Regarding my college degree, or lack thereof, it has definitely made a difference in my career choices and the life I’ve lived. I’ve spent most of my career proving that you can succeed without a degree. When the competition was smarter, I just worked longer and harder to compensate. Most of my lessons learned were from the school of hard knocks. I learned the simple yet important lesson on how to make a positive difference…always strive to leave it better than you found it.
I’m content with what I’ve accomplished as a college dropout. I have no regrets.
Caro and I were married in 1998, not too long after I started at Bachrach. Although she has seen and experienced all the ups and downs of my career, she has never stopped being supportive. Even when she didn’t agree with all my choices, she has stood by my side and was always there to give me strength when I needed it most. I can’t imagine how things would have turned out without her. All these years later, I don’t worry too much anymore about climbing the corporate ladder or making lots of money. With her and our three beautiful children, I already feel successful. Together we’ll make life good no matter what comes our way.
To my band of brothers who joined me on my crazy adventure as an entrepreneur: That was an awesome ride, let’s do it again!
Grateful to the many coworkers who I had the privilege to work with, and my bosses/mentors who also shaped who I am and how I work today – they were some of my best teachers. To the organizations and hiring managers who took a leap of faith and gave me a shot, thank you.
I also want to give a shout-out to all my family and friends, near and far. You’ve never judged me and accept me for who I am, warts and all.
And special thanks to Mom and Dad, for always loving me even when I disappoint. From you I learned what is possible when you work hard. [2/17/2016 4:38am] Today is Dad’s 70th Birthday. I dedicate this post to him.
Essentialism /əˈsen(t)SHəˌlizəm/ (as defined by Greg McKeown)
The disciplined pursuit of less
Even though I specifically wrote down at the beginning that I would curb my smoking this past weekend, I didn’t. I think I actually smoked more than I usually do. I often blame stress as one of the main reasons I smoke. It helps take off the edge I say to myself. So when I work, I smoke due to the stress at work. You would think, then, that I would smoke less when I’m off work. For me that hasn’t been the case. At home, I smoke due to a different kind of stress. Being a parent can be stressful. When the children test your patience, or you feel non-stop busy running the kids around to their various activities, or just daily chores you feel obligated to attend to. Of course, it all depends on what you focus on, and your attitude towards it. When I find myself overly concerned with the things that I want to do, then everything else is a distraction, but when I catch myself doing that, I can often course-correct and start focusing on what I can do for my family since I’m home. This is my way of transforming the stress to joy.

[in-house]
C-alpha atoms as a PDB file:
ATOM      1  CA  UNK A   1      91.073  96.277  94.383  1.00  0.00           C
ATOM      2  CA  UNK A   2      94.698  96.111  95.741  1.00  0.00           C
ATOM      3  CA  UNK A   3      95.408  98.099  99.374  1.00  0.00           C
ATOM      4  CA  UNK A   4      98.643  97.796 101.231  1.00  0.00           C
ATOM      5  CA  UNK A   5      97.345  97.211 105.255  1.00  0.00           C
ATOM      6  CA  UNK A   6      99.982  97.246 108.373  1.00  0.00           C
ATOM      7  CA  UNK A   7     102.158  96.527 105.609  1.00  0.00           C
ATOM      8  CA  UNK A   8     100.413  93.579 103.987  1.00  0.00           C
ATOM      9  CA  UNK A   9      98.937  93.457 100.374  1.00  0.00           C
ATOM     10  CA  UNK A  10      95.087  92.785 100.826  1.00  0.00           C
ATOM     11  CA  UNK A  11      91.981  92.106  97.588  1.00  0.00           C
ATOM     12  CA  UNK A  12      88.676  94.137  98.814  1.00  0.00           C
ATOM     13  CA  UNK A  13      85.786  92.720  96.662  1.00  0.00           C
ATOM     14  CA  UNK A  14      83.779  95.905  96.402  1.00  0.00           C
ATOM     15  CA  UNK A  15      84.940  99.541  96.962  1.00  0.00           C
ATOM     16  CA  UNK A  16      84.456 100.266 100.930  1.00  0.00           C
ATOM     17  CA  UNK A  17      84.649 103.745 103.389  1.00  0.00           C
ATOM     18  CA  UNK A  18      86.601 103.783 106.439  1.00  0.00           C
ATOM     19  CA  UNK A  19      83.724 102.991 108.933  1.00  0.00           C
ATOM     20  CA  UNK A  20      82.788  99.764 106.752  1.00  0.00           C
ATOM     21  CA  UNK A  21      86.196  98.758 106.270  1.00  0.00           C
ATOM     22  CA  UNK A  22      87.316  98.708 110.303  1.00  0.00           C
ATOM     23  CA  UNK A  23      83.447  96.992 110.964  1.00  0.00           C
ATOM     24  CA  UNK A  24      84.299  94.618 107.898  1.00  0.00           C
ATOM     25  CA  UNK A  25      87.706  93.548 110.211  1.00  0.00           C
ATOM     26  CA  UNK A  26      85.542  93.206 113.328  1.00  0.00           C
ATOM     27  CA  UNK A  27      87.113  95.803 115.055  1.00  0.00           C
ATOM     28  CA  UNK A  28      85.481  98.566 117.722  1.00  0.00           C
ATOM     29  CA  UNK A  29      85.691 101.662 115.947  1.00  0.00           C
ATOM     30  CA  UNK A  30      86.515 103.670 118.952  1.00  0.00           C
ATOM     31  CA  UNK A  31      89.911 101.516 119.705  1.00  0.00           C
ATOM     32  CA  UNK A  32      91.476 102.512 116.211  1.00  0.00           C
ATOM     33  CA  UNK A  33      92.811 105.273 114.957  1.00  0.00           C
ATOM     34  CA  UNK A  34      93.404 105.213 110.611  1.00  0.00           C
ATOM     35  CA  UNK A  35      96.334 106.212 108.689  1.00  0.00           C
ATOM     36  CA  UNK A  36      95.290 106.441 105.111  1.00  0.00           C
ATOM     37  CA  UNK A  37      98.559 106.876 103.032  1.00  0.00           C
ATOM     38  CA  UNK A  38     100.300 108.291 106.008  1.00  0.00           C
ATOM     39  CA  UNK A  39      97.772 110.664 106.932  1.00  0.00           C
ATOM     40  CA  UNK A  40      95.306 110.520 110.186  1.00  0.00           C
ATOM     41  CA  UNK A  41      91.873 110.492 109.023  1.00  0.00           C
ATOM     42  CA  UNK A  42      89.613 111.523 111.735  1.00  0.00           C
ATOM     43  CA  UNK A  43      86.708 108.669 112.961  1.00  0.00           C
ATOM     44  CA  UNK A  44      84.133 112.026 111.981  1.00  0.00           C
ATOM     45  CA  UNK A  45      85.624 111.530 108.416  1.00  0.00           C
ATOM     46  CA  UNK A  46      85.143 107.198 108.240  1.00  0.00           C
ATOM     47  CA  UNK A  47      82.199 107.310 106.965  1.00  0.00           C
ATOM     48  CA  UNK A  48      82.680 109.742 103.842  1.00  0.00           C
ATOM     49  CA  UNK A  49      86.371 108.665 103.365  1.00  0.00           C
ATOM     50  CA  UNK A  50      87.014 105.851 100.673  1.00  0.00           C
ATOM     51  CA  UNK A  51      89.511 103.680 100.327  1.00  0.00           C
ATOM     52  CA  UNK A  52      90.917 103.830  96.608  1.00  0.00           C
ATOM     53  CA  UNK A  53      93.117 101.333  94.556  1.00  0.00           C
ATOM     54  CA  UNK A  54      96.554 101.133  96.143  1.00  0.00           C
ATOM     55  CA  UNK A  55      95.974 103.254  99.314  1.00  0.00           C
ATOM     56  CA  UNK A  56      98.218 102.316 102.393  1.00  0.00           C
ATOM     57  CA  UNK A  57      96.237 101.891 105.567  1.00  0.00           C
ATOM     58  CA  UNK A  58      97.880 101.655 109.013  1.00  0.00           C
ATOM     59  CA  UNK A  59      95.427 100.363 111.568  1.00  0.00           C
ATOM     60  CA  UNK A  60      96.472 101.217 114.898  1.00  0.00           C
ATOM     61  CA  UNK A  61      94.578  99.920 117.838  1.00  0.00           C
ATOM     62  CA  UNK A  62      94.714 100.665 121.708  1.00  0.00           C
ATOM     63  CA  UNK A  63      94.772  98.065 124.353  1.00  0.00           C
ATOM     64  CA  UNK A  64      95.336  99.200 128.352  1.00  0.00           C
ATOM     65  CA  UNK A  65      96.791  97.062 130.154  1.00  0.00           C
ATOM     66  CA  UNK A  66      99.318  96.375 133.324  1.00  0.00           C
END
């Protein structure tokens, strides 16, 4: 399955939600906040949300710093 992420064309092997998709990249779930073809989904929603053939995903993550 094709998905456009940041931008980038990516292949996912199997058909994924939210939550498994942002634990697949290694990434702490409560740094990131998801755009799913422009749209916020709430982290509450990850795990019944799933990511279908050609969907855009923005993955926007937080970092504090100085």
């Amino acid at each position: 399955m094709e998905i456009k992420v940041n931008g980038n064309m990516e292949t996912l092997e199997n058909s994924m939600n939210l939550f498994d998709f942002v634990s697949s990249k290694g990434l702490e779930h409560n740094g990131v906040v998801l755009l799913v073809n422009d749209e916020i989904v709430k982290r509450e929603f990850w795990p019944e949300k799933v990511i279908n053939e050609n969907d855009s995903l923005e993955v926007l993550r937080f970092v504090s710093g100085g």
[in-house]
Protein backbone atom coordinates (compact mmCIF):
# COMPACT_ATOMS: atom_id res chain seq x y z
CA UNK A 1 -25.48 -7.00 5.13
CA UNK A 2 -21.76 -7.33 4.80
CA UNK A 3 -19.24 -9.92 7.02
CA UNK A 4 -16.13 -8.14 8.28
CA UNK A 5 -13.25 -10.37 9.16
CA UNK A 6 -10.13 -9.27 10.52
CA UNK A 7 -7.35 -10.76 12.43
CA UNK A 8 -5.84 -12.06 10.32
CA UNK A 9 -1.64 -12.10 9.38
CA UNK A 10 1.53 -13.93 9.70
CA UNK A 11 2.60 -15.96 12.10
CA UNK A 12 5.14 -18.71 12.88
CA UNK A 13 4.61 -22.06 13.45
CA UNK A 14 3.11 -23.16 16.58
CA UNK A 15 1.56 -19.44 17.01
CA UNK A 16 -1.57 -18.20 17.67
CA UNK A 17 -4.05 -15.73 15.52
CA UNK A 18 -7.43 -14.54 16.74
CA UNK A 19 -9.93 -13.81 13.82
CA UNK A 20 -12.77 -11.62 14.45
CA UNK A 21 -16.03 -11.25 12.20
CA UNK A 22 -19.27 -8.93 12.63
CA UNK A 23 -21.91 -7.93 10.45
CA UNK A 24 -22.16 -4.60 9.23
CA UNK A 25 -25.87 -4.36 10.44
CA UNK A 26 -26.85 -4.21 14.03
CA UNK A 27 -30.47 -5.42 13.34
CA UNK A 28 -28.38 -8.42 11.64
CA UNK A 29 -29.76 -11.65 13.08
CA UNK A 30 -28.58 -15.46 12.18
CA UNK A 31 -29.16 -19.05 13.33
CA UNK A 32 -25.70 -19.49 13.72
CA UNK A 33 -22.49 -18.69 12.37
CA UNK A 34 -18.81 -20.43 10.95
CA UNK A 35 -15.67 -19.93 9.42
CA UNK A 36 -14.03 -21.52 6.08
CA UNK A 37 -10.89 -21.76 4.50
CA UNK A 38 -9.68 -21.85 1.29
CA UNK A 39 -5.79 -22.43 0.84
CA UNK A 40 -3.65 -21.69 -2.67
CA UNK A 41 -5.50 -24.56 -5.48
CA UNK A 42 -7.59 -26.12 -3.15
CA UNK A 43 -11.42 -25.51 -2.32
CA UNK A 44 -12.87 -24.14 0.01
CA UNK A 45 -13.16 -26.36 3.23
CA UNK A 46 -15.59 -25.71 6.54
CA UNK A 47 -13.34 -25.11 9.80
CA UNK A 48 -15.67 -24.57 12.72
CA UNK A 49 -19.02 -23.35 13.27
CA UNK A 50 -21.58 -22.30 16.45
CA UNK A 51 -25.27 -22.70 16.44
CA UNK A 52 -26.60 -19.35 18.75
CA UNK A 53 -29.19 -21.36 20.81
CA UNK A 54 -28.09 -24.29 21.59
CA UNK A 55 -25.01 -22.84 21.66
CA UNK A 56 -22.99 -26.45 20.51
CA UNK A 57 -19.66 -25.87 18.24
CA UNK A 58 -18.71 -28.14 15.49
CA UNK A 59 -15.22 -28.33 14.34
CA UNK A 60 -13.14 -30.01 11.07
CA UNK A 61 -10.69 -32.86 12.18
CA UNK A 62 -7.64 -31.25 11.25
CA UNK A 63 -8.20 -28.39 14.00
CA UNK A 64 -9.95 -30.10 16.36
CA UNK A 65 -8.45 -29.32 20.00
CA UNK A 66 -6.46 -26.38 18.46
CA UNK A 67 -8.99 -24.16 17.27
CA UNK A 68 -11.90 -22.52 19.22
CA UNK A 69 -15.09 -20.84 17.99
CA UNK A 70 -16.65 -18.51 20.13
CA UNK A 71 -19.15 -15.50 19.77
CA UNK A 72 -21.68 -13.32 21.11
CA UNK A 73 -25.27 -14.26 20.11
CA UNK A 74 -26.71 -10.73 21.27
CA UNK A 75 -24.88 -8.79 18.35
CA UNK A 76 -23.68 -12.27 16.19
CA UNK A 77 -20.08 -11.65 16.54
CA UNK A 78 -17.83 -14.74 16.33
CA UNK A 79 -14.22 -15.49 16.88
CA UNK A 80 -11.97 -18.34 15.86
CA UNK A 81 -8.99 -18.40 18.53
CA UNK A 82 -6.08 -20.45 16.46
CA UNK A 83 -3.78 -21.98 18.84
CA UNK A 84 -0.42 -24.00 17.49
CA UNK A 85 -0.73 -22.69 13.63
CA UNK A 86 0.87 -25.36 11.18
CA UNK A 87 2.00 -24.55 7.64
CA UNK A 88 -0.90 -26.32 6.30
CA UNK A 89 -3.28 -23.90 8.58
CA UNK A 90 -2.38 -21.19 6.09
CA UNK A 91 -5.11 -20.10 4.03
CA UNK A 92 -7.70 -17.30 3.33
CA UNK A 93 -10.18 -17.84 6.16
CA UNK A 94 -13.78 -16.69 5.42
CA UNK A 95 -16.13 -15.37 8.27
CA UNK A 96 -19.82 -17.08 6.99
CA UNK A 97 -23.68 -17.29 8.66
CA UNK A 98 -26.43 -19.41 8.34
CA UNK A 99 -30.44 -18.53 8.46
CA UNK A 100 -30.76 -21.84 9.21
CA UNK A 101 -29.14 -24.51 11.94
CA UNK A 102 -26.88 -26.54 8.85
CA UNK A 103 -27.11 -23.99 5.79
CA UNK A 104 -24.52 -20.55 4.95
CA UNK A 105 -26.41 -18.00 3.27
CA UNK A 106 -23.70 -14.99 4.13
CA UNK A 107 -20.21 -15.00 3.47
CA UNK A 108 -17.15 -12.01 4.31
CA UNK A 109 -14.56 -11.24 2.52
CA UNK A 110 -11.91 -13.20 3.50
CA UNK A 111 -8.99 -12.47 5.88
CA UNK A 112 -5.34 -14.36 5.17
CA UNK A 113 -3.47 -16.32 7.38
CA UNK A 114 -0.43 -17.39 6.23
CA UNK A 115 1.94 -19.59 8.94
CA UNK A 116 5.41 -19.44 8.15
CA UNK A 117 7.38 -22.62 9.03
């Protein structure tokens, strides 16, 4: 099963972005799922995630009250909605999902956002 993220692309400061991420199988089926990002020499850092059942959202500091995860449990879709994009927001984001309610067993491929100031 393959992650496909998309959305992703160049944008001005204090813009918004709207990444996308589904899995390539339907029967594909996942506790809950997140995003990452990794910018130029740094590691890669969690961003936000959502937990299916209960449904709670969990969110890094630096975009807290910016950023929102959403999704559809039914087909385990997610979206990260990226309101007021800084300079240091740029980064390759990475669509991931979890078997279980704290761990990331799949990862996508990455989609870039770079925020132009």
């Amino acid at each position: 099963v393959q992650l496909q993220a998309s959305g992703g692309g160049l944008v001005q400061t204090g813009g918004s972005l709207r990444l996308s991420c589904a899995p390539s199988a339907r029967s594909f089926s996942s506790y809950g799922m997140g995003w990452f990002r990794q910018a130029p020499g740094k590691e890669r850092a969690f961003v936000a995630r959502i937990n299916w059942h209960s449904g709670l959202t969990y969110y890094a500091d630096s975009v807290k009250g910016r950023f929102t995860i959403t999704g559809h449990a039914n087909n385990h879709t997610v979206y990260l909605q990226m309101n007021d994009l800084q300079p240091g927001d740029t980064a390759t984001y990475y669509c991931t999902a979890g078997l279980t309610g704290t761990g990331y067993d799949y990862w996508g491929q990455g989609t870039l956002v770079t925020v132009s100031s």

Last Wednesday was Ash Wednesday and the beginning of the Lenten Season. Growing up, I was always under the impression that we had to give something up during that time. That’s how my Dad stopped smoking. He gave it up for Lent one year and then never went back. In the last few years, I haven’t taken the tradition very seriously. This year, I had no real intention to give anything up, but then yesterday Sofia asked me what I was giving up for Lent. She noticed that I went out to the backyard to smoke and had already done it only about an hour before. She cautiously mentioned that she knew something good that I could give up for Lent. Smart cookie that one. Very subtle and sincere without leaving me feeling picked on. I didn’t feel angry like my knee-jerk reaction would have it. I felt guilty because I could see Sofia really cared and she said it with that childlike innocence that you just can’t get mad at. Normally I would get annoyed, whether it be at Caro or Mom, because I simply get bothered when the topic comes up. Everyone means well so I try very hard to keep my knee-jerk reaction in check.
Anyway, I was thinking about it again this morning. Giving up something aligns with the whole “Essentialism” philosophy I’ve been drawn to after reading Greg McKeown. I’ve learned from earlier attempts that promising to stop smoking would just lead to disappointment for everyone. What could I give up that was doable and be a good thing to let go of so I could focus on better things? It would have to be something challenging but that I would be confident enough to pull off. As I did a cursory mental review of how I spend my time, I thought of just the thing…watching TV. That would include Netflix and Redbox which I gravitate towards when I need an escape or comfort from the daily stressors.
This I can do. Even if the only side-benefit is to give me more time to sleep, that would be worth missing a night of Gotham or waiting a little longer to watch “The Martian” recently released on Redbox. We’ll see how it goes. Maybe if I can get a smaller win this Lenten Season, I’ll go for the bigger challenge of a smoke cessation program.
Although I prefer the whole abundance mentality thing, daily life can definitely feel like a series of trade-offs. Trying to do it all and have it all leaves most of us burnt out and still not satisfied. As pointed out in “Essentialism” by Greg McKeown, when deciding how to spend your limited time, it really helps to let go of the trivial many for the vital few. “Less but better.” In other words, find the discipline to do less of the unimportant so you have time to focus on what really makes a difference. Funny how we often choose otherwise.
So when it comes to Lent this year, I’m not giving something up for the sake of sacrifice. I’m exercising my ability to better choose how I spend my free time. Watching TV is now on my “to don’t” list, at least until the Lenten season is over.